nLab
Poisson summation formula

Idea

A certain identity for certain Fourier transforms, equating a sum or integral of a function over a domain (e.g., a lattice) with a corresponding sum or integral of its Fourier dual over a dual domain (e.g., the dual lattice).

Statement

The Poisson summation formula is basic to harmonic analysis over general locally compact Hausdorff abelian groups.

Consider an exact sequence in TopAbTopAb of locally compact Hausdorff abelian groups

0ABC0.0 \to A \to B \to C \to 0.

where A,B,CA, B, C are equipped with Haar measures dμ A,dμ B,dμ Cd\mu_A, d\mu_B, d\mu_C that make the following equation true:

Bf(b)dμ B(b)= C Af(a+c)dμ A(a)dμ C(c)\int_B f(b)\; d\mu_B(b) = \int_C \int_A f(a + c)\; d\mu_A(a) d\mu_C(c)

for all continuous functions f:Bf: B \to \mathbb{C} with compact support. (The inner integral on the right is a shorthand for Af(a+b)dμ A(a)\int_A f(a + b)\; d\mu_A(a) for any bBb \in B that maps to cCc \in C; this is well-defined since the integral is invariant under changes bb+ab \mapsto b + a' within the same coset cc.) We remark that given Haar measures dμ A,dμ Bd\mu_A, d\mu_B, there exists a Haar measure dμ Cd\mu_C making this Fubini-type equation true. Then, since Haar measures form a torsor over the group of positive reals with multiplication, it follows that any two of dμ A,dμ B,dμ Cd\mu_A, d\mu_B, d\mu_C determine the third.

In this notation, the “Poisson summation formula” is the equation asserted by the following result.

Theorem

Let C^\widehat{C} denote the Pontryagin dual of CC, and dμ C^d\mu_{\widehat{C}} the dual Haar measure. For any Schwartz-Bruhat function f:Bf: B \to \mathbb{C}, we have

Af(a)dμ A= C^f^(c^)dμ C^\int_A f(a)\; d\mu_A = \int_{\widehat{C}} \widehat{f}(\widehat{c})\; d\mu_{\widehat{C}}

where f^\widehat{f} is the Fourier dual of ff, as a function on B^\widehat{B}.

In the special case of a lattice LL inside BB, the dual space L =B/L^L^\perp = \widehat{B/L} is a lattice inside B^\widehat{B}, and the integrals are over discrete spaces, i.e. integration is just summation and we have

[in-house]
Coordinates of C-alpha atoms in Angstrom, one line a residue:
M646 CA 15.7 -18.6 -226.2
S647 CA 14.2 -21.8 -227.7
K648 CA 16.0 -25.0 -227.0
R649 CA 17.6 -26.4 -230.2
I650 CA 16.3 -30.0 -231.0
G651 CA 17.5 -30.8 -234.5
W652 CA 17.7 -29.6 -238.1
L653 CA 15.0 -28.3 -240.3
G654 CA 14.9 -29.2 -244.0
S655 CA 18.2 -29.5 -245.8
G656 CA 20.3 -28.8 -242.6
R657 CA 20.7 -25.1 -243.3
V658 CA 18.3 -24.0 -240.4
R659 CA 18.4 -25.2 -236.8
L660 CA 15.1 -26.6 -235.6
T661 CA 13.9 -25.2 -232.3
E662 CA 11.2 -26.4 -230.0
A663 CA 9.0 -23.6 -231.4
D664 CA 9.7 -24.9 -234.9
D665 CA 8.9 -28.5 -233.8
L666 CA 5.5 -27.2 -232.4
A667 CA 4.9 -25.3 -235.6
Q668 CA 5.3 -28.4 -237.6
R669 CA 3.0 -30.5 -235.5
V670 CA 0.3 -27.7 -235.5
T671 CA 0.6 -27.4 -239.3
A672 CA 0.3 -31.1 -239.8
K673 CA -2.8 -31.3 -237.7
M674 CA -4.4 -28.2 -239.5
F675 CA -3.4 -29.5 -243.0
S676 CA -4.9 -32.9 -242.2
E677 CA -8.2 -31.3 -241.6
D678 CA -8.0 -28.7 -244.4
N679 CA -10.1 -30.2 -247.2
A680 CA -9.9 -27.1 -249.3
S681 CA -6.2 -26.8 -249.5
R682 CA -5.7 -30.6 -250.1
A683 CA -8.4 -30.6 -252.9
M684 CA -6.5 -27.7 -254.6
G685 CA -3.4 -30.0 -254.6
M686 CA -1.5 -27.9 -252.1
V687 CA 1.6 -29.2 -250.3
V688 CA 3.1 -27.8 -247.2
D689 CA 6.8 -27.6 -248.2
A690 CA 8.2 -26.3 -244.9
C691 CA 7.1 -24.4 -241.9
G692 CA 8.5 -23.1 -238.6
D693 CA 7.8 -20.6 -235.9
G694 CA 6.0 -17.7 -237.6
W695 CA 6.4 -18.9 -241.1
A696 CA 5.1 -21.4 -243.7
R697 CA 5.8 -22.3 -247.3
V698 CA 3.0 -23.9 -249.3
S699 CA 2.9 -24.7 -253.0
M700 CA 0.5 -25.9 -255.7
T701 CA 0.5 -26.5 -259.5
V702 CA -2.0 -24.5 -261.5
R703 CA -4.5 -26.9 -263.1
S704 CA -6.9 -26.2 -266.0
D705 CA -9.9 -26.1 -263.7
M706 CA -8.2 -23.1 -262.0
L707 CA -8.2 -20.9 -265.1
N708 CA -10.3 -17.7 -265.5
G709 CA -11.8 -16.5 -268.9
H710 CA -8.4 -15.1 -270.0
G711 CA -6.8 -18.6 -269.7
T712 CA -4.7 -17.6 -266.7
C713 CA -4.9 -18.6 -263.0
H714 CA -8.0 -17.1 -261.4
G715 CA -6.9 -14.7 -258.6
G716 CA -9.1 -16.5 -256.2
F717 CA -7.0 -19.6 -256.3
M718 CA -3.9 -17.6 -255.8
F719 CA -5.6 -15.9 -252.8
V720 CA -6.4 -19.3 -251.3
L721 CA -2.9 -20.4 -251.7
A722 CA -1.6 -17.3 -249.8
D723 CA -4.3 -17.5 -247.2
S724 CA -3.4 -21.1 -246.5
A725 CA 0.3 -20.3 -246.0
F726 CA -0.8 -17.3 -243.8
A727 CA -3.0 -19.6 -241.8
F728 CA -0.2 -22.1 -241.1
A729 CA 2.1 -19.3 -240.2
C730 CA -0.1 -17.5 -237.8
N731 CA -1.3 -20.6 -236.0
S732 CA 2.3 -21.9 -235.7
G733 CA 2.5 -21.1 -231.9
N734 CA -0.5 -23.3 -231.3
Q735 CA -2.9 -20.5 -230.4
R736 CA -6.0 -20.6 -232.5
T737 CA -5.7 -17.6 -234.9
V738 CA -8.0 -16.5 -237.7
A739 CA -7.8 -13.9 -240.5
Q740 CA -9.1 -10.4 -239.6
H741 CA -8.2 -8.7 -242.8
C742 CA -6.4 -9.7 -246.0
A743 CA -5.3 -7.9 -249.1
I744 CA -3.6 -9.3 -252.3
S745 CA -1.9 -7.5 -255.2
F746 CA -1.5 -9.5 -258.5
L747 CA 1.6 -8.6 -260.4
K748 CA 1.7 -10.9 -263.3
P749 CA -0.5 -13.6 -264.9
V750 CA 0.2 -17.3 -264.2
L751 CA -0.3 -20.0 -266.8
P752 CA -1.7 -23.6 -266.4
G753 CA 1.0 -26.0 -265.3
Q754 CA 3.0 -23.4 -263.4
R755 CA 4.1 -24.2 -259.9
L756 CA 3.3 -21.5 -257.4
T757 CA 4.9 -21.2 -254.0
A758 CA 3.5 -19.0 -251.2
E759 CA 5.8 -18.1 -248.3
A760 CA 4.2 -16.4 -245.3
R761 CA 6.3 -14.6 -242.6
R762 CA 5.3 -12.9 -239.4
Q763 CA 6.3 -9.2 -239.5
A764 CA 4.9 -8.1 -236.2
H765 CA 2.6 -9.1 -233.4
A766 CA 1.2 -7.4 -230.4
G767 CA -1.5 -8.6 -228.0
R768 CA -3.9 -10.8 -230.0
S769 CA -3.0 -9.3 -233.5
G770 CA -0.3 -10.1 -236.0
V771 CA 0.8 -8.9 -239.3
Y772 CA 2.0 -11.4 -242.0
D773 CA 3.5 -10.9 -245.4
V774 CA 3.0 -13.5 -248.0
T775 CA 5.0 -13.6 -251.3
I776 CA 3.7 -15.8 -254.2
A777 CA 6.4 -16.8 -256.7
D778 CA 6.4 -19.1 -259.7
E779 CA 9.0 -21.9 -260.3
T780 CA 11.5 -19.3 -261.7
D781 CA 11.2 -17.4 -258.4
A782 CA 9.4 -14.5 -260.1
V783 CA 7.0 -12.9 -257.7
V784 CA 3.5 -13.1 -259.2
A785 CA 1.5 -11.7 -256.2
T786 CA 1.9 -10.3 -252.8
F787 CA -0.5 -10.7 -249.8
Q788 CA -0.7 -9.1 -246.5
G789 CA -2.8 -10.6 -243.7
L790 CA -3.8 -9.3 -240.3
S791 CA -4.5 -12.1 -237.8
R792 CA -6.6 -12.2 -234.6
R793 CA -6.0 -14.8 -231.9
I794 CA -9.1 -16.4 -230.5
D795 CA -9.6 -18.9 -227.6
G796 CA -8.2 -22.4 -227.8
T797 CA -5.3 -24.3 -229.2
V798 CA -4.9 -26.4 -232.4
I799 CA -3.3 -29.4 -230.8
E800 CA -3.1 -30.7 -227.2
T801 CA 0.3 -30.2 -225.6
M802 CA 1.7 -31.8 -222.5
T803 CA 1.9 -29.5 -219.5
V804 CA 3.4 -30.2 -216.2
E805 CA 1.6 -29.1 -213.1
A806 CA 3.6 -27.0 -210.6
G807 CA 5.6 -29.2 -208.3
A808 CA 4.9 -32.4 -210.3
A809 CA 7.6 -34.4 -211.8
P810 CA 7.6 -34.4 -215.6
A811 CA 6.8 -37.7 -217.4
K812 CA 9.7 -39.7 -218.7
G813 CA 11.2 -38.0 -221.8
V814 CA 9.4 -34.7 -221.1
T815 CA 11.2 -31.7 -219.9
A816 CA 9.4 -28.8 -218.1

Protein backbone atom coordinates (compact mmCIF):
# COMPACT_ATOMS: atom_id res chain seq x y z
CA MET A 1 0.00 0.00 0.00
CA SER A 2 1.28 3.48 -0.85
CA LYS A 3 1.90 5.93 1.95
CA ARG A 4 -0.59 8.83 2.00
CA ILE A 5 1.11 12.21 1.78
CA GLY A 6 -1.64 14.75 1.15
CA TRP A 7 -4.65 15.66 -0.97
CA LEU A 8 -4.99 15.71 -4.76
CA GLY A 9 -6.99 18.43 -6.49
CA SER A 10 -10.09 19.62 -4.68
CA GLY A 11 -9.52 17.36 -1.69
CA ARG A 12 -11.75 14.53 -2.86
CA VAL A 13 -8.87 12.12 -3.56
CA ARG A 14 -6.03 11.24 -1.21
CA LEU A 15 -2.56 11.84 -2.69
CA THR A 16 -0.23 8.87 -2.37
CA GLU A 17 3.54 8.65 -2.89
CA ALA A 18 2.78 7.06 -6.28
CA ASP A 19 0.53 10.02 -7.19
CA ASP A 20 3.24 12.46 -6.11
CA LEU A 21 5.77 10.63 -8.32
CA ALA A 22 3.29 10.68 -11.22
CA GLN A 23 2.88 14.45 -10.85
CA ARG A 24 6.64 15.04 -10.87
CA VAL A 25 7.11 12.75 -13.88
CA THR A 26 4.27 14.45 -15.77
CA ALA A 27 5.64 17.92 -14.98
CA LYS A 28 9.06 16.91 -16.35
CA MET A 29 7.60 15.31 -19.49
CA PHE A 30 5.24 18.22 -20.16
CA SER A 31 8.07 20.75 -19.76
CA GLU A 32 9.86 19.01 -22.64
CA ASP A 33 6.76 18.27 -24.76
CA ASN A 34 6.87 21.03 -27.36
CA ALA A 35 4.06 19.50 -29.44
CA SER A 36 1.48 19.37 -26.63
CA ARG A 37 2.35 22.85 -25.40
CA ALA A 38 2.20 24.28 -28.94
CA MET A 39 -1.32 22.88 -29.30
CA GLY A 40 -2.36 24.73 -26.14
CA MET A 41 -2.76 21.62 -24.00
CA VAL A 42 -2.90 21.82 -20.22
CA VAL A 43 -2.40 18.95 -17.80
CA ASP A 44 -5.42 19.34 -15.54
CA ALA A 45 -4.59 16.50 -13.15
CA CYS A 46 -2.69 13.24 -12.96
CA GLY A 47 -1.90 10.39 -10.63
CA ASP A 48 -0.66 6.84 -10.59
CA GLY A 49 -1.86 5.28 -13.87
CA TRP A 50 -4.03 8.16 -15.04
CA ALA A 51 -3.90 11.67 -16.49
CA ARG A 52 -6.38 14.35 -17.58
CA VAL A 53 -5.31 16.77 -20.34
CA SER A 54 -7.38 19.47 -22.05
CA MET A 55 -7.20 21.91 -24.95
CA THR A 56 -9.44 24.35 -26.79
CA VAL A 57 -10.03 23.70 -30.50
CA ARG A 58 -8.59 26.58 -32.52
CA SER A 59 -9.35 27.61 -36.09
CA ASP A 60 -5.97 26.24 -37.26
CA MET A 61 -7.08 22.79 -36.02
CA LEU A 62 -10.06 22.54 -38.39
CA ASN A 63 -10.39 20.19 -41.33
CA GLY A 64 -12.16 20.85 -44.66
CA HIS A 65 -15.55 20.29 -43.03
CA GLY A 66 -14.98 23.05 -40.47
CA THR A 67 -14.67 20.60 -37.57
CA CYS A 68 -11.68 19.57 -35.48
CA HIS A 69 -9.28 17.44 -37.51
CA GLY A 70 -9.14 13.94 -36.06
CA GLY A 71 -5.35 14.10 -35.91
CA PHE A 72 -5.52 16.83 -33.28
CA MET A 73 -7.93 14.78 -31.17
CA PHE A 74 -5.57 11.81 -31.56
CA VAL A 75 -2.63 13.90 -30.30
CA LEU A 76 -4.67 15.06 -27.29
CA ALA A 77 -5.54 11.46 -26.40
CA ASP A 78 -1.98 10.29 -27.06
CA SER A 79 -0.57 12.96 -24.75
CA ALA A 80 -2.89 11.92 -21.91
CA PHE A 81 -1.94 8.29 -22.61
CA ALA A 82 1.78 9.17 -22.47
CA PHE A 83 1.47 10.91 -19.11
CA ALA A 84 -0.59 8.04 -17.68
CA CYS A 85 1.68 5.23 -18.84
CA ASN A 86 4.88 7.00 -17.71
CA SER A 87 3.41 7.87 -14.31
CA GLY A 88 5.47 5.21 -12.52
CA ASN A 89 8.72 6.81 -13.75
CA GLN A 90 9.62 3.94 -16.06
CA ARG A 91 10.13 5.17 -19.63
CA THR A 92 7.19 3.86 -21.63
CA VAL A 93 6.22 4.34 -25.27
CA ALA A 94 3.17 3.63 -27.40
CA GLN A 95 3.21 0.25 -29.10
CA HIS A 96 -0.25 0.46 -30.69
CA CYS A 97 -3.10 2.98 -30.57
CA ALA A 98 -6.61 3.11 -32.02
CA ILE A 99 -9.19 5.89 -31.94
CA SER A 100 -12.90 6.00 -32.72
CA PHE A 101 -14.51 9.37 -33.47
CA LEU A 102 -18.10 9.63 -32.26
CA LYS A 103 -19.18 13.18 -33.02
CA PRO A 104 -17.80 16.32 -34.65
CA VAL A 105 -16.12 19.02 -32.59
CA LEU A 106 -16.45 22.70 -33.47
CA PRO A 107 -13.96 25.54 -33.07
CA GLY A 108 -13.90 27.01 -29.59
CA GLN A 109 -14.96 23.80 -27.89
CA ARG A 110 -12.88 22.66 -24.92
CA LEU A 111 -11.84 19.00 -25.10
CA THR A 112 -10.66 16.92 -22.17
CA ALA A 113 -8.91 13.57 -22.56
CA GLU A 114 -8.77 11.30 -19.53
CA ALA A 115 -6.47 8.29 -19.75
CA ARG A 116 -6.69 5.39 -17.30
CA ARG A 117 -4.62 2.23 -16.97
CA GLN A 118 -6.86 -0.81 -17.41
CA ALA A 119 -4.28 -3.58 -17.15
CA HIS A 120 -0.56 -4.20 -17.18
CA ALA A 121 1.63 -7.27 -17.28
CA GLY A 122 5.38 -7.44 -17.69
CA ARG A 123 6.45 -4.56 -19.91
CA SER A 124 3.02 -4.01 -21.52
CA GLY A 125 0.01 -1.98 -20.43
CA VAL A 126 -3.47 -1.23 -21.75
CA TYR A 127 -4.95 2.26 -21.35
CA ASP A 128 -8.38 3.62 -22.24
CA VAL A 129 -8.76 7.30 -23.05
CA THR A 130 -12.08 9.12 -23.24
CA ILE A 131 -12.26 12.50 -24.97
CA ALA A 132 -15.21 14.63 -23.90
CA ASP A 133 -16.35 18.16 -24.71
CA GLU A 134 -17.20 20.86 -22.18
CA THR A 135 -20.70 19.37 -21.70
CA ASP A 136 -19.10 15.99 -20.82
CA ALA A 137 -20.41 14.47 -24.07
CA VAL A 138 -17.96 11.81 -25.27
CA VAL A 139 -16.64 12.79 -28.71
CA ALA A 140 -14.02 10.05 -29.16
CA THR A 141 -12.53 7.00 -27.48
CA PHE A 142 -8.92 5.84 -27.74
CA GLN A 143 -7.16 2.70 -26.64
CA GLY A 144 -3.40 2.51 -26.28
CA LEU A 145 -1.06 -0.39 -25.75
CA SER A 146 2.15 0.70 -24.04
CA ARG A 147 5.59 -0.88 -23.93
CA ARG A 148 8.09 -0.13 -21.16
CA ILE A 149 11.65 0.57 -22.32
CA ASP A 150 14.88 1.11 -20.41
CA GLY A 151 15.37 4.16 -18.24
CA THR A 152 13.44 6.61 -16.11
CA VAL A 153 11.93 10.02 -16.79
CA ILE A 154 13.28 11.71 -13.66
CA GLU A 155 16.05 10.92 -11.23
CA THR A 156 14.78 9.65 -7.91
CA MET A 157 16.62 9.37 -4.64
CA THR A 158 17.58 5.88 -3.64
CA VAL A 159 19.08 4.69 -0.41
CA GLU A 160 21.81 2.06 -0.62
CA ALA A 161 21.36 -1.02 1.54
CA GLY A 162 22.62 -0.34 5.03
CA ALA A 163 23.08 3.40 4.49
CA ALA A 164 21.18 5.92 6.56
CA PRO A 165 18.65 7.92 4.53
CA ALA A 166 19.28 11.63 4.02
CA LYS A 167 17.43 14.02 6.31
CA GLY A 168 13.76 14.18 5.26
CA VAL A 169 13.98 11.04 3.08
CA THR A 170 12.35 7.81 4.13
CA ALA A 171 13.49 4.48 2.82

xLf(x)=1μ(B/L) yL f^(y)\sum_{x \in L} f(x) = \frac1{\mu(B/L)} \sum_{y \in L^\perp} \widehat{f}(y)

where μ\mu is the Haar measure on B/LB/L (as above). Often the measure on BB is chosen so that μ(B/L)=1\mu(B/L) = 1.

The classical case is when BB is a Euclidean space n\mathbb{R}^n. But another case of a lattice inside locally compact abelian groups occurs in the context of Tate’s thesis, where a global field is viewed as a lattice inside its ring of adeles.

Examples

References

Reviews include

  • theorem 4.1 in Analytic theory of modular forms pdf

  • E. Kowalski, prop. 2.2.1 in Automorphic forms, L-functions and number theory (March 12–16) Three Introductory lectures (pdf)

An application to zeta functions via harmonic analysis on adele rings originates in Tate’s thesis:

A textbook account is

  • Dorian Goldfeld, Joseph Hundley, chapter 2 of Automorphic representations and L-functions for the general linear group, Cambridge Studies in Advanced Mathematics 129, 2011 (pdf)

and brief review in

Last revised on February 15, 2018 at 12:08:44. See the history of this page for a list of all contributions to it.